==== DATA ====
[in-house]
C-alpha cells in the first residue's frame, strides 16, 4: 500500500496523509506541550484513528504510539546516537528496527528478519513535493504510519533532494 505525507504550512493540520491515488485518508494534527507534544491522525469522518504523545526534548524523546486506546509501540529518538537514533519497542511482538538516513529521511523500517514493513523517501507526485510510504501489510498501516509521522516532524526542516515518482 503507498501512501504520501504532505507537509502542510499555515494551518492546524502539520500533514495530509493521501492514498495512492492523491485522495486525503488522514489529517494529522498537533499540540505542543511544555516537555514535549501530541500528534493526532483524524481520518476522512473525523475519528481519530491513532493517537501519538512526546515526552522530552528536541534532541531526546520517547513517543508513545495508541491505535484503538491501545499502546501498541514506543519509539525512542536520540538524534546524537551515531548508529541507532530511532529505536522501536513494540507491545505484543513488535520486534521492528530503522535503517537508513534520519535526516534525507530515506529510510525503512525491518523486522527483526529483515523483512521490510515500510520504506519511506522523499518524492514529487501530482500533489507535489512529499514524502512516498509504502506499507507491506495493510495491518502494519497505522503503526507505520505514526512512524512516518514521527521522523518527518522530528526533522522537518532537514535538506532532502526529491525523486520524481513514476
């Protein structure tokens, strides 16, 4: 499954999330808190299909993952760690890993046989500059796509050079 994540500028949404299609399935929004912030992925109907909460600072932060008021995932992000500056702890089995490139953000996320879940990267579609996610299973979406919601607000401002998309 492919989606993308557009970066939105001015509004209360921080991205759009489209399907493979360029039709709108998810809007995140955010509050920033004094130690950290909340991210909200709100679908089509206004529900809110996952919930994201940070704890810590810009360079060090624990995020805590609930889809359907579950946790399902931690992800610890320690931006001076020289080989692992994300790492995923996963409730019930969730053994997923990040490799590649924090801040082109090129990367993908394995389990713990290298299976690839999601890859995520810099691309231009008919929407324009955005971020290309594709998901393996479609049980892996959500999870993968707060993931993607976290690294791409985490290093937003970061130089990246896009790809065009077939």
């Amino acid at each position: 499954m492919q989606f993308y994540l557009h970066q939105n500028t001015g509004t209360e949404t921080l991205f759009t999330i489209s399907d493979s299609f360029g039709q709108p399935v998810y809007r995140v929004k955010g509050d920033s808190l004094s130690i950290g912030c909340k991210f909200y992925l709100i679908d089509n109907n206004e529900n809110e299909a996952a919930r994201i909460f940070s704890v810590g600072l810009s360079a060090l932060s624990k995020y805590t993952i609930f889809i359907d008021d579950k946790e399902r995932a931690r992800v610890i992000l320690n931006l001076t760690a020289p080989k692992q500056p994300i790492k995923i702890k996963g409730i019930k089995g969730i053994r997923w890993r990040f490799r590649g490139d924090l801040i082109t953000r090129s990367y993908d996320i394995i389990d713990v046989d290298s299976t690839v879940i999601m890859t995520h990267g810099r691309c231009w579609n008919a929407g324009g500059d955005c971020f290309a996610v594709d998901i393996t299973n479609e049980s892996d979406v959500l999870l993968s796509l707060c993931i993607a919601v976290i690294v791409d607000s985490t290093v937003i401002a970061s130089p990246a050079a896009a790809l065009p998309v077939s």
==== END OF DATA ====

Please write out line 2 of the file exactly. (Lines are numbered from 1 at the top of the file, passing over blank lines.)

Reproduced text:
C-alpha cells in the first residue's frame, strides 16, 4: 500500500496523509506541550484513528504510539546516537528496527528478519513535493504510519533532494 505525507504550512493540520491515488485518508494534527507534544491522525469522518504523545526534548524523546486506546509501540529518538537514533519497542511482538538516513529521511523500517514493513523517501507526485510510504501489510498501516509521522516532524526542516515518482 503507498501512501504520501504532505507537509502542510499555515494551518492546524502539520500533514495530509493521501492514498495512492492523491485522495486525503488522514489529517494529522498537533499540540505542543511544555516537555514535549501530541500528534493526532483524524481520518476522512473525523475519528481519530491513532493517537501519538512526546515526552522530552528536541534532541531526546520517547513517543508513545495508541491505535484503538491501545499502546501498541514506543519509539525512542536520540538524534546524537551515531548508529541507532530511532529505536522501536513494540507491545505484543513488535520486534521492528530503522535503517537508513534520519535526516534525507530515506529510510525503512525491518523486522527483526529483515523483512521490510515500510520504506519511506522523499518524492514529487501530482500533489507535489512529499514524502512516498509504502506499507507491506495493510495491518502494519497505522503503526507505520505514526512512524512516518514521527521522523518527518522530528526533522522537518532537514535538506532532502526529491525523486520524481513514476